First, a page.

SAT vs. ACT: Choose Wisely

It's not difficult to understand why the ACT has managed to gain popularity. Plain and simple, it's a more straightforward test than the SAT, less intimidating than its more established counterpart.
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In November 2007 The New York Times published "SAT vs. ACT," an article whose title aptly suggested the new competitive status of the American College Test in relation to the Scholastic Aptitude Test. Comparisons of the two standardized college-entrance exams reflected the recently elevated rank on the East and on the West Coasts of the ACT, which for many years had been considered a regional version of the SAT, reserved primarily for students applying to colleges from high schools in Mid-western states. The article acknowledged the ACT's rapidly growing popularity and noted several strategies--for example, determining whether you're an underachiever or an overachiever--for choosing the "correct" test to take, and concludes: "choose the test you think you'll do better on" because "your performance is less likely to be impaired." Since the article's publication, the ACT has continued to gain in popularity, leaving college admission obsessed families yearning for clearer and more detailed guidelines on deciding which of the two is the more appropriate exam for their children.

It's not difficult to understand why the ACT has managed to gain market share in America's coastal urban centers. Plain and simple, it's a more straightforward test, less intimidating than its more established counterpart. For example, students can rely heavily on how words sound to identify errors in the ACT English section. By contrast, the SAT test writers purposefully insert words within long, compound sentences that make identifying common errors like subject-verb agreement nearly impossible without knowledge of grammatical rules. Other examples: in the Reading section, ACT questions refer to the passage directly preceding them. On the SAT, questions are often about two separate passages that deal with the same topic. To answer correctly, students must be able to predict how the author of one passage might feel about a statement made by the author of another passage discussing the same topic. In math, however, the ACT requires a broader range of knowledge than the SAT. Students must be proficient in trigonometry, a branch of mathematics left out of the SAT. Still, ACT questions remain direct and multiple-choice answers are typically integers that, to varying degrees, can be evaluated using common sense. SAT math multiple-choice answers, by contrast, often contain one or more variables, a trick designed to make simple algebraic problems appear insurmountable.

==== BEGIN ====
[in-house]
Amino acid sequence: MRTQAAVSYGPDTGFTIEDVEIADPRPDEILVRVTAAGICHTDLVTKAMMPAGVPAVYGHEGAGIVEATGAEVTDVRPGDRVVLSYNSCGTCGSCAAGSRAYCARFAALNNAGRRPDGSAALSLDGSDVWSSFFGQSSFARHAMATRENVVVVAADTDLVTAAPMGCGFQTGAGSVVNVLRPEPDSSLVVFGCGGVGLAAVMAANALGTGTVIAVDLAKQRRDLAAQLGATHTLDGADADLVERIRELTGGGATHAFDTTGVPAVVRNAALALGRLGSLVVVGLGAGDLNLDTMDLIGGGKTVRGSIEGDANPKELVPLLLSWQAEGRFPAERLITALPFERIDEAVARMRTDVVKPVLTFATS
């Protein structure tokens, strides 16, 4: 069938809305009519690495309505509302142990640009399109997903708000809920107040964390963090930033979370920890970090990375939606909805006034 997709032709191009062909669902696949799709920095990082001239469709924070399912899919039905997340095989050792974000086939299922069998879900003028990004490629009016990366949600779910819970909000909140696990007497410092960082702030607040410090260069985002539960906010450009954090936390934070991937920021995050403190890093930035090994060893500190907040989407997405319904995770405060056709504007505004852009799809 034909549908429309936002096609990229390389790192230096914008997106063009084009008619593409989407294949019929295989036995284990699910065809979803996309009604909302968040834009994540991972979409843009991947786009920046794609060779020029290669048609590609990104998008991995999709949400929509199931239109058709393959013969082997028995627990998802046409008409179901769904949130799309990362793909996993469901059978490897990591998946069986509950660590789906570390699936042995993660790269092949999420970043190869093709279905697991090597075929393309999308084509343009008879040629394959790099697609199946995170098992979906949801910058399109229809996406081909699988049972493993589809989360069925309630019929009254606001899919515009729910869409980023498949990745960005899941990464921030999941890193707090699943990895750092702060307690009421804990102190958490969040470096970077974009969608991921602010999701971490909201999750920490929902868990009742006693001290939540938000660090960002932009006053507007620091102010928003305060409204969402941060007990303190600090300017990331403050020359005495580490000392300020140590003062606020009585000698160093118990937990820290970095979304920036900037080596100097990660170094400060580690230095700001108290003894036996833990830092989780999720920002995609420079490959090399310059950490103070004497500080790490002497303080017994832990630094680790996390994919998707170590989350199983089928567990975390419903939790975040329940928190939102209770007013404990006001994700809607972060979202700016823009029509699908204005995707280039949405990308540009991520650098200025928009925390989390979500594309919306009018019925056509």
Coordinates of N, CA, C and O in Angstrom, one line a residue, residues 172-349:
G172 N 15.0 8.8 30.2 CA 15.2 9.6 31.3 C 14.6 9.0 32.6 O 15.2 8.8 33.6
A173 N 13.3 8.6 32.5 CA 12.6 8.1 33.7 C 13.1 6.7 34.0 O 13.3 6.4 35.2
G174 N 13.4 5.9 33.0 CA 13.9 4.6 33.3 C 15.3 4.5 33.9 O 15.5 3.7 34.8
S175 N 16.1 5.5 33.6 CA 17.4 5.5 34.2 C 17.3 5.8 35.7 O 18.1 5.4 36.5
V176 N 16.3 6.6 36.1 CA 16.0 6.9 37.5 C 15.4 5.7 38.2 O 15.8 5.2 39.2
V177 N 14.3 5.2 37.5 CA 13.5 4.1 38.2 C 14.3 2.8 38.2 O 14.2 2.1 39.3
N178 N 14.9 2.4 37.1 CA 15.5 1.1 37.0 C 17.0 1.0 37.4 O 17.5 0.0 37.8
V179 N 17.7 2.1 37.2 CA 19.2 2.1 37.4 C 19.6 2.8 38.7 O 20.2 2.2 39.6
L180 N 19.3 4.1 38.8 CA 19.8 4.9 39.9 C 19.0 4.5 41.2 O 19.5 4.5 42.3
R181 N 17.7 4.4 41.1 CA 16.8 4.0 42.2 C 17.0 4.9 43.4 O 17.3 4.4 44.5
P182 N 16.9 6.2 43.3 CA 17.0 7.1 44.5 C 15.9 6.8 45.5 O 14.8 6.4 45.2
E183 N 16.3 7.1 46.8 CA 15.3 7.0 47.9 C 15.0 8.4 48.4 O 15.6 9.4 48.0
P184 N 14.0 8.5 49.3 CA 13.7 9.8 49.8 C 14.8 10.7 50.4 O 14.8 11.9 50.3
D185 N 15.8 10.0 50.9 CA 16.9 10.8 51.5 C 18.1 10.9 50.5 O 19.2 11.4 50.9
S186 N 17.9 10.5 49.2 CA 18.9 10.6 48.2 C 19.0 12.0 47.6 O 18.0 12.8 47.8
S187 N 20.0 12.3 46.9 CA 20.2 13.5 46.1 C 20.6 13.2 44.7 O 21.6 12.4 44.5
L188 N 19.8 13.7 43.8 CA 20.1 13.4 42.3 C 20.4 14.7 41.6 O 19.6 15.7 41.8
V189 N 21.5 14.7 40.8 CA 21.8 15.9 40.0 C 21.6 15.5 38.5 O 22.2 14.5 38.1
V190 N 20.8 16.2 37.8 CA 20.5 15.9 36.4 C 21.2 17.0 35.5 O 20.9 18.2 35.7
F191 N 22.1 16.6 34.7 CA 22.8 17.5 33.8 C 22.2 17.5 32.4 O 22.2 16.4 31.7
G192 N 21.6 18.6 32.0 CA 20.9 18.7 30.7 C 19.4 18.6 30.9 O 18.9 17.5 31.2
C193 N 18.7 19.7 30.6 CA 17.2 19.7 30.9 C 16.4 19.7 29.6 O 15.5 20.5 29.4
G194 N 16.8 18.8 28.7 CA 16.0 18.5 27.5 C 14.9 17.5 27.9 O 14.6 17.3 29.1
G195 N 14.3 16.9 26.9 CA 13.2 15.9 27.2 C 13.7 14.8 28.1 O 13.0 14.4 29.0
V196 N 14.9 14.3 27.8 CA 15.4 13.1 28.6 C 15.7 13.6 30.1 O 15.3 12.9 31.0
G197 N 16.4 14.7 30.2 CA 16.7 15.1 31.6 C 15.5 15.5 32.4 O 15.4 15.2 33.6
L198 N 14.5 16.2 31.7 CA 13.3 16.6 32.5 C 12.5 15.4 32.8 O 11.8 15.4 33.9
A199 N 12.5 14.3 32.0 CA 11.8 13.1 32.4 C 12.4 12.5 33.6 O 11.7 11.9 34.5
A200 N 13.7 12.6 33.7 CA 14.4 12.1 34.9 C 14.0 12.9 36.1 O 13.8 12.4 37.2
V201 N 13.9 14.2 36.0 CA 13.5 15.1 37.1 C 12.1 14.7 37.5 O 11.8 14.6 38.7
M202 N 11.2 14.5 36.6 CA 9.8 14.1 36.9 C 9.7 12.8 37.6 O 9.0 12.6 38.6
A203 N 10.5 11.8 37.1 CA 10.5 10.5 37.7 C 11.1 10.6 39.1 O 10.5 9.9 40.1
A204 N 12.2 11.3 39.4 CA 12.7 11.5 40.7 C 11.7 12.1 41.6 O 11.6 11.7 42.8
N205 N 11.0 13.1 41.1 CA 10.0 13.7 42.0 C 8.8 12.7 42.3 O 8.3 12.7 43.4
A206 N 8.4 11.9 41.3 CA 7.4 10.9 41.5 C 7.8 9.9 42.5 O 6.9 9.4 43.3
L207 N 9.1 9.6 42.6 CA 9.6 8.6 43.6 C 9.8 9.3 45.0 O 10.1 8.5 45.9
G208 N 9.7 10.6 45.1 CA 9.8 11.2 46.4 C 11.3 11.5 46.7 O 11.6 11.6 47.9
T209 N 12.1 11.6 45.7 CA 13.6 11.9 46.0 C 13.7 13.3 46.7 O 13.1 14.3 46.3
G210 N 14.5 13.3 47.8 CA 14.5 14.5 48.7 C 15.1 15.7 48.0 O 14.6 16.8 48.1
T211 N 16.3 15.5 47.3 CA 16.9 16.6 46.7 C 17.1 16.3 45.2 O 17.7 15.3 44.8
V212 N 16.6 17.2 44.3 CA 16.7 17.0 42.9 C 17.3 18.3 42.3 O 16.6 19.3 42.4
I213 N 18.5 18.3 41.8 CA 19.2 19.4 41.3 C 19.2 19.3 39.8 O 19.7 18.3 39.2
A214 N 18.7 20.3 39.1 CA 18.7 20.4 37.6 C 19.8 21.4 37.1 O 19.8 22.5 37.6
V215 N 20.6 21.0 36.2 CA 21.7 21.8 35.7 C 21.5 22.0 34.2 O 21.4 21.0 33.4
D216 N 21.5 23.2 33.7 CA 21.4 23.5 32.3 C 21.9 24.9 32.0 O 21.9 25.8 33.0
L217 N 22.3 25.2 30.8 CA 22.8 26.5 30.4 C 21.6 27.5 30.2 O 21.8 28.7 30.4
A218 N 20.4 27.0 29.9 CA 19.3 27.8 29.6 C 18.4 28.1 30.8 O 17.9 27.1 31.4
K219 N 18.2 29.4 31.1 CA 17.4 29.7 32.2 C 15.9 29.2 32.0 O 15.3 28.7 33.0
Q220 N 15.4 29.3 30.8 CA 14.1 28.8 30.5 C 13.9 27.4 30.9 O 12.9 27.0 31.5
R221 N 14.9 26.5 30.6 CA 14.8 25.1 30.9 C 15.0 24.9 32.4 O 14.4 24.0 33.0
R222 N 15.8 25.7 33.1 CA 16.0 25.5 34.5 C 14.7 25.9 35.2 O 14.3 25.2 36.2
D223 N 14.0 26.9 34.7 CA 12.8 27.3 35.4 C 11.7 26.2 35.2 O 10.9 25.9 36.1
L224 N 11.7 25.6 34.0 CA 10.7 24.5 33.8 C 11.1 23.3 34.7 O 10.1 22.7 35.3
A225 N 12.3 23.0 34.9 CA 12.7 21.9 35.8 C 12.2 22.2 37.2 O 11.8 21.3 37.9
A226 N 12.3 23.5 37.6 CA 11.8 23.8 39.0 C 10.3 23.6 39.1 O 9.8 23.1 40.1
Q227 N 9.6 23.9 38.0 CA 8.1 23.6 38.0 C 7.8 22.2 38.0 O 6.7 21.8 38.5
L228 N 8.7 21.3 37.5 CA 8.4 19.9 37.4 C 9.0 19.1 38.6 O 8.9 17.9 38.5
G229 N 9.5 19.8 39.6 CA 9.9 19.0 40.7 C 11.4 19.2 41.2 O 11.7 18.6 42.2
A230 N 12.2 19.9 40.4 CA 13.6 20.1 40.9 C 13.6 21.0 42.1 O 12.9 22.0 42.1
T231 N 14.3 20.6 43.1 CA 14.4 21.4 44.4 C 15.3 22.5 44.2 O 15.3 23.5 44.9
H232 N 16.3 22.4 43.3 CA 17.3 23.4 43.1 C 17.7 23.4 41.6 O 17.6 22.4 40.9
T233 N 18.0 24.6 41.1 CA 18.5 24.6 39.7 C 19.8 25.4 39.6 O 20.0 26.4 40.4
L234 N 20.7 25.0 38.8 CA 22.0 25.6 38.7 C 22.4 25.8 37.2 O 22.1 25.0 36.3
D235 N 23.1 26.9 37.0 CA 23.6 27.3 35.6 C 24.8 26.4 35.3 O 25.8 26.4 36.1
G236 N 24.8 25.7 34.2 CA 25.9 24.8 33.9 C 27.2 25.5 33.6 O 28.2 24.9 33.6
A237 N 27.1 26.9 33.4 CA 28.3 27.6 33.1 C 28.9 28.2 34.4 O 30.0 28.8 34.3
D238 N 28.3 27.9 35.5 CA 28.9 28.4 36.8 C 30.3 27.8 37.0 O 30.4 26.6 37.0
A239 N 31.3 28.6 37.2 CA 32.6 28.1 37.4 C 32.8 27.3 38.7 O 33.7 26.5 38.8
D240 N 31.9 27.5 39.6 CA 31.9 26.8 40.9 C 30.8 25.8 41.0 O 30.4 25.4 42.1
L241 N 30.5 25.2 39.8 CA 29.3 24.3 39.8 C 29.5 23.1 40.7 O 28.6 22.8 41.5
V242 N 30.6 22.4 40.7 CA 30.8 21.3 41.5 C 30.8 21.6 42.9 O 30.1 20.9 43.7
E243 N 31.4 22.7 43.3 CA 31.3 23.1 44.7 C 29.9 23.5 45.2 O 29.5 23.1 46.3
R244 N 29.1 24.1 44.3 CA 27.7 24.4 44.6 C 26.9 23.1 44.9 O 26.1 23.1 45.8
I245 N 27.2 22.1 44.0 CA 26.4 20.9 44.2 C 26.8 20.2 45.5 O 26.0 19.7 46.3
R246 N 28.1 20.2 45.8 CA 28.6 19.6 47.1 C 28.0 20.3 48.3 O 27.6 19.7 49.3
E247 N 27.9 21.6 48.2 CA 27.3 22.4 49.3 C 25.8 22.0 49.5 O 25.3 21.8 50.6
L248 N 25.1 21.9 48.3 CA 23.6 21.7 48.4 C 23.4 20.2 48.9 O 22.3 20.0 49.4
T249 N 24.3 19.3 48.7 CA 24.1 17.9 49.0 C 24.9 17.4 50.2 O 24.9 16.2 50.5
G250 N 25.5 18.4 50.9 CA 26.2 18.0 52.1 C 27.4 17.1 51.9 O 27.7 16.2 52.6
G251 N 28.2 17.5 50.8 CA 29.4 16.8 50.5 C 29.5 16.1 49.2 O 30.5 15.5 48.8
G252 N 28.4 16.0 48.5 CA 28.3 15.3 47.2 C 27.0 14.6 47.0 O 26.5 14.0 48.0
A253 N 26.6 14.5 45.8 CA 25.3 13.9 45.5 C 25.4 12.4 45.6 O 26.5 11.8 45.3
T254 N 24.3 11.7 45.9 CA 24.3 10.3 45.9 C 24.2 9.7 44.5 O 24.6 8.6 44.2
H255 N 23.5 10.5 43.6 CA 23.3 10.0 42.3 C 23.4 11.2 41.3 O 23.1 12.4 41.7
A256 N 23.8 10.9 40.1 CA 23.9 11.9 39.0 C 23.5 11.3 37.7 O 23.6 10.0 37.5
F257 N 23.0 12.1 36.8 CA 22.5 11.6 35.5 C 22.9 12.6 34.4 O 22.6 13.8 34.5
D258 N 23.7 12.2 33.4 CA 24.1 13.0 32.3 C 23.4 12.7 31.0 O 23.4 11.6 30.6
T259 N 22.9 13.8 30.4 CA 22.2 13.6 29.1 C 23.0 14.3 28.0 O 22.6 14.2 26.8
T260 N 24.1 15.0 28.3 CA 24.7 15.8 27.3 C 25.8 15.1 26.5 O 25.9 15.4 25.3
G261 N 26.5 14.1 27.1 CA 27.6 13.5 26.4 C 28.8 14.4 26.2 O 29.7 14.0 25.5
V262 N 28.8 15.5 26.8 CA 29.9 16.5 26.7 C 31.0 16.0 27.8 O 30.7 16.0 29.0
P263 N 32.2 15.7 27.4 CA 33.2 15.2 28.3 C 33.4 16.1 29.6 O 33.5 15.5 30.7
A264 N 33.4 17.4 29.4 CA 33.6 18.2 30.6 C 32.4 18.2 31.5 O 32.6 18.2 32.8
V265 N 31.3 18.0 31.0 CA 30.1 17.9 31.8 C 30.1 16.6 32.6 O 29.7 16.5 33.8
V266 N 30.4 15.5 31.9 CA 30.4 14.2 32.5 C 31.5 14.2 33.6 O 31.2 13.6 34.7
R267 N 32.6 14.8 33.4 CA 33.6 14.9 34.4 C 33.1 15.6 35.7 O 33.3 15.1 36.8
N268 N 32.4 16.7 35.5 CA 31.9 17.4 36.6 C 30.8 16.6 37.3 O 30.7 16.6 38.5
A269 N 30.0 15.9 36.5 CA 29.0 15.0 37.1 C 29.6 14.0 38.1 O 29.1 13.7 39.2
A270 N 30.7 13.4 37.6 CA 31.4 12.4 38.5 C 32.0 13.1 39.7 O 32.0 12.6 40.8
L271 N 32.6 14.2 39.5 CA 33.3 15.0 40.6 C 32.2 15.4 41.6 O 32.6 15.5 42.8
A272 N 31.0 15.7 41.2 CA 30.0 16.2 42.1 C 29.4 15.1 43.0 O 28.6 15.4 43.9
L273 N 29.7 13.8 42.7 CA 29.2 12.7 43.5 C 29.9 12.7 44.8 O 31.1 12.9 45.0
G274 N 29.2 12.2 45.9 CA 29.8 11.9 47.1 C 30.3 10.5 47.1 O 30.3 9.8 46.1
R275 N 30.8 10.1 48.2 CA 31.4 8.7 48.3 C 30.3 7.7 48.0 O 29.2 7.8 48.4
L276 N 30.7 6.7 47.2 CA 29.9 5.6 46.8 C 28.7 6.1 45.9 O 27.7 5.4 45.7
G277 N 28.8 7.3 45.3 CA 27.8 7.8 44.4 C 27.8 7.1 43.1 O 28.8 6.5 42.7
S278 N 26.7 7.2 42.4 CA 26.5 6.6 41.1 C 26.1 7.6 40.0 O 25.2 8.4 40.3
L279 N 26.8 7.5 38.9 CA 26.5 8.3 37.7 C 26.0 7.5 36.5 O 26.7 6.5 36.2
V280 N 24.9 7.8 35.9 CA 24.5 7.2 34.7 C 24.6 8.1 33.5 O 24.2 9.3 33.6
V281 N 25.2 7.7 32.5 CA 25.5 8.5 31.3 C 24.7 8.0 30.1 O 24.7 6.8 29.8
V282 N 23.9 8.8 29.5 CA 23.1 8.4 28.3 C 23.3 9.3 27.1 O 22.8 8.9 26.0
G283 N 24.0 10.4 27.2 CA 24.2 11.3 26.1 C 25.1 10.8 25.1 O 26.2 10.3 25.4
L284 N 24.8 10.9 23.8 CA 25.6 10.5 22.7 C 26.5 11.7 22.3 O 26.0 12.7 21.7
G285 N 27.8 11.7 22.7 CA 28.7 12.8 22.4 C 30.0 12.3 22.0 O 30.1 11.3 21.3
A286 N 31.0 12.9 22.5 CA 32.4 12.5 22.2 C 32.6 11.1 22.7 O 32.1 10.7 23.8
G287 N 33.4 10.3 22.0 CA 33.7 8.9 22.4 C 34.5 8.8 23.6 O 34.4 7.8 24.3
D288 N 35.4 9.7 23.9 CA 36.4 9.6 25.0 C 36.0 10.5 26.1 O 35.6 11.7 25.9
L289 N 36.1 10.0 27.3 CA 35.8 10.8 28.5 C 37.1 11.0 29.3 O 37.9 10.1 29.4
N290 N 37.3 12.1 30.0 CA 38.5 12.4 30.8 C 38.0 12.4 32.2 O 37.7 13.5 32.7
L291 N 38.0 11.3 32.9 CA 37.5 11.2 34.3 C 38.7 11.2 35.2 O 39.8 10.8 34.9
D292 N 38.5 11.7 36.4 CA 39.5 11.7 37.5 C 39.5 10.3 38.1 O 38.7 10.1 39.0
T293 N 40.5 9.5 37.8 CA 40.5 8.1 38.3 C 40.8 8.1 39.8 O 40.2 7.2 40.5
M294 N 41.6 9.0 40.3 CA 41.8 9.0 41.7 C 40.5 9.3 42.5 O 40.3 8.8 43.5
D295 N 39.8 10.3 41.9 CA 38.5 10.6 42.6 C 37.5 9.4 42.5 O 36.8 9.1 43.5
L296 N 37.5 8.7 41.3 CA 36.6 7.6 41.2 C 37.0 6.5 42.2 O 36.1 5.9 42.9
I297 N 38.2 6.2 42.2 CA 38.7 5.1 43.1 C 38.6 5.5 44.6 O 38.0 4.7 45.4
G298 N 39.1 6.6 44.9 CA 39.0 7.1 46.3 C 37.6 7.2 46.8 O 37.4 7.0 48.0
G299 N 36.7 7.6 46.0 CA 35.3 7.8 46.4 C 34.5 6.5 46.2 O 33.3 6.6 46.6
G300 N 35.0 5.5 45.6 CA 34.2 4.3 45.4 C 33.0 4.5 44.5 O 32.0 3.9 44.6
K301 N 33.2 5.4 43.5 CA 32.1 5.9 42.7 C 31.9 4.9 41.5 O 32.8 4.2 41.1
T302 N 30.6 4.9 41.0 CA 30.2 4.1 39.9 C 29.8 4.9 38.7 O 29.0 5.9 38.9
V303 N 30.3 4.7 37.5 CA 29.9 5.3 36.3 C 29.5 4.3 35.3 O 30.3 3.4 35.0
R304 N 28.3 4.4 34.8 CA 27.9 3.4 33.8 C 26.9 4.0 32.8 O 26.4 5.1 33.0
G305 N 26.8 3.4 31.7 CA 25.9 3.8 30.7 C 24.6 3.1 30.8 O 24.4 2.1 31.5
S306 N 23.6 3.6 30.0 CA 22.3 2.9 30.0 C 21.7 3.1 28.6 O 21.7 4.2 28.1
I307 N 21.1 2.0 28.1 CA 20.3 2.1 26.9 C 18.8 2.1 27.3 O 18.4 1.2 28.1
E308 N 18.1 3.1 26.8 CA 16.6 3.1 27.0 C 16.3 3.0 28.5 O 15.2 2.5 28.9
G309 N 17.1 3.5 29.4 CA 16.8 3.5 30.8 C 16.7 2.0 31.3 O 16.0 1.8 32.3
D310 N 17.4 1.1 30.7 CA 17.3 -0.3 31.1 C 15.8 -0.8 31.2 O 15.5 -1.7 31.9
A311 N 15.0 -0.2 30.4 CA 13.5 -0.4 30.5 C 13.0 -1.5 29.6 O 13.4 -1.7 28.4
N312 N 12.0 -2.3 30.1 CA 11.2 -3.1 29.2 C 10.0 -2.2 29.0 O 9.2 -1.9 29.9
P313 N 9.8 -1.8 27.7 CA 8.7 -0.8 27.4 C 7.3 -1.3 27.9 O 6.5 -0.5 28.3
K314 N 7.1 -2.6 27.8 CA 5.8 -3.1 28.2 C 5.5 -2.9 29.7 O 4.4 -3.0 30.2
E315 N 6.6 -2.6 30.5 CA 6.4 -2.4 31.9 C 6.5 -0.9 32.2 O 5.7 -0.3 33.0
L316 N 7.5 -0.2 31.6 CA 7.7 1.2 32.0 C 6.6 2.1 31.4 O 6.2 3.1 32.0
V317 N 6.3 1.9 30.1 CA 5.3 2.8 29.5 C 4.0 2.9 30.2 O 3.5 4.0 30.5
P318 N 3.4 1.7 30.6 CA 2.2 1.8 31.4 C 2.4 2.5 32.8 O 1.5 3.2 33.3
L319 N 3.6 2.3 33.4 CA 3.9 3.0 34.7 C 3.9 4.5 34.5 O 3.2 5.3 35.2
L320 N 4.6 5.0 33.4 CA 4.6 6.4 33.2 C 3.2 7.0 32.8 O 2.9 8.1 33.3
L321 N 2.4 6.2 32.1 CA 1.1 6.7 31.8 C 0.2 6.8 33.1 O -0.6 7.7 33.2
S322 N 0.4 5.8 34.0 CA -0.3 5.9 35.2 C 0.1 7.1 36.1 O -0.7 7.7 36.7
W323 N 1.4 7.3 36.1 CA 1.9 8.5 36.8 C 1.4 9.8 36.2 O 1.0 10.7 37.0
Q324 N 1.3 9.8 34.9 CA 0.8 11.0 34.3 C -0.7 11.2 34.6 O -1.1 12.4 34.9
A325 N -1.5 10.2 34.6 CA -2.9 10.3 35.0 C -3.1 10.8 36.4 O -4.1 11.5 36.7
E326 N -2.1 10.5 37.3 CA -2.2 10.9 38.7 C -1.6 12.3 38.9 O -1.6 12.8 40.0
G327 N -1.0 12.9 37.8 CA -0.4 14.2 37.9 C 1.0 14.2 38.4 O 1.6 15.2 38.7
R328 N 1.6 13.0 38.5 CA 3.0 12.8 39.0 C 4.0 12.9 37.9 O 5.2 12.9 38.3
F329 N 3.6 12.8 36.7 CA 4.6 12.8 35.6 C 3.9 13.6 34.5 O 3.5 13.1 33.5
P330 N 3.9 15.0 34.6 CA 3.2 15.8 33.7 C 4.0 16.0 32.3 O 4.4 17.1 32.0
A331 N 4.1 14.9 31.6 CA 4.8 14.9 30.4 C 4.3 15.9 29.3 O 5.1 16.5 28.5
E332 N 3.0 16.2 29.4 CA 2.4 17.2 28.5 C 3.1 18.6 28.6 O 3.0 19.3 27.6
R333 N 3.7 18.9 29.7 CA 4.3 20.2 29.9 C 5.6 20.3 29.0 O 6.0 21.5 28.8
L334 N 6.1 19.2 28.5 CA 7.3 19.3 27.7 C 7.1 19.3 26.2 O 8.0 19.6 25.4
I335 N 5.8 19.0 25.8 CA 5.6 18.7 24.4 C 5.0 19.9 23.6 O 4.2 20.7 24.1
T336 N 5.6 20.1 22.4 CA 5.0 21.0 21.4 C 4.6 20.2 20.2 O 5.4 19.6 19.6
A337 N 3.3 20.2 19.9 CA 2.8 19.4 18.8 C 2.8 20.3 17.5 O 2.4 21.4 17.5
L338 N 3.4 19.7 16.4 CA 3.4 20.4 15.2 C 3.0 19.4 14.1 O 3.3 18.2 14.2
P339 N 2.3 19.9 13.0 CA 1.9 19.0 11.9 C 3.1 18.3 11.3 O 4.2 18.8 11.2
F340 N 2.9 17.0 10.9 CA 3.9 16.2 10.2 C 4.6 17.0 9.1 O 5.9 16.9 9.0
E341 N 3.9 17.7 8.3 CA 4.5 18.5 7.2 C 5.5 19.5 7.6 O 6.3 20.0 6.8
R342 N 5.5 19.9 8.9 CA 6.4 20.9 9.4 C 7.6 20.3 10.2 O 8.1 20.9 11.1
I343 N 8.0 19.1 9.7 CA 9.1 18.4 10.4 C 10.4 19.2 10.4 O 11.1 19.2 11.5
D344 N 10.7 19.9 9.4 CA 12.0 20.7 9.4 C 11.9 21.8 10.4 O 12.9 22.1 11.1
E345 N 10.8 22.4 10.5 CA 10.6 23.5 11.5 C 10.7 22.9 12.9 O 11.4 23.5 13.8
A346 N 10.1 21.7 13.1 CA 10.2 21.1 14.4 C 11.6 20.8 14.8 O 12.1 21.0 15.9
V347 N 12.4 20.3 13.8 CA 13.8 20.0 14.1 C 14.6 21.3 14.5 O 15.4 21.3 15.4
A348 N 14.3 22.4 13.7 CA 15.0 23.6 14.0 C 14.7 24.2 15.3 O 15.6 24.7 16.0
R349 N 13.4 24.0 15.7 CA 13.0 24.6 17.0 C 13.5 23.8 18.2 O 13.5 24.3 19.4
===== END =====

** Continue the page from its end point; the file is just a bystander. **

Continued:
Regardless of the differences in the exams, colleges and universities maintain they do not prefer one over the other and there is absolutely no evidence to dispute their claims. So, when confronted by two roads leading to the same destination, taking the route that most conforms to individual cognitive needs and preferences seems to be the more direct and obvious choice. Indeed, for students with certain types of learning disabilities or those who simply find preparation for a standardized test distasteful, the more intuitive, content-based ACT is the right choice. In fact, the ACT is likely a better measure of what a student has learned in school. However, for those with a higher pain threshold for preparation, there is a distinct advantage to meticulously winding down the more circuitous path.

The SAT's style--tricked-up, puzzle-like, and logic-oriented--makes it a more teachable test because there are more test-specific concepts to teach. To varying extents, the tricks can be learned and the puzzles simplified. Once students become familiar with them, the test unwraps itself. Another advantage in taking the SAT is that there are nearly four times as many official practice exams available than there are for the ACT so that students preparing for the SAT have significantly more constructive practice material at their disposal. Furthermore, both the SAT and ACT are scaled exams--a student's raw score is never revealed. Instead, professionals reviewing college applications see a score that is generated by measuring it against the scores of other students across the nation. So, it may, in fact, be more difficult to excel on the ACT since everyone taking the exam benefits equally from questions that are more direct or more easily intuited.

Admittedly, the vast majority of students spend little or no time preparing for either the ACT or the SAT. But for those who are willing to diligently prepare, the very qualities despised by most of their peers taking the SAT make it possible to separate themselves from the pack.

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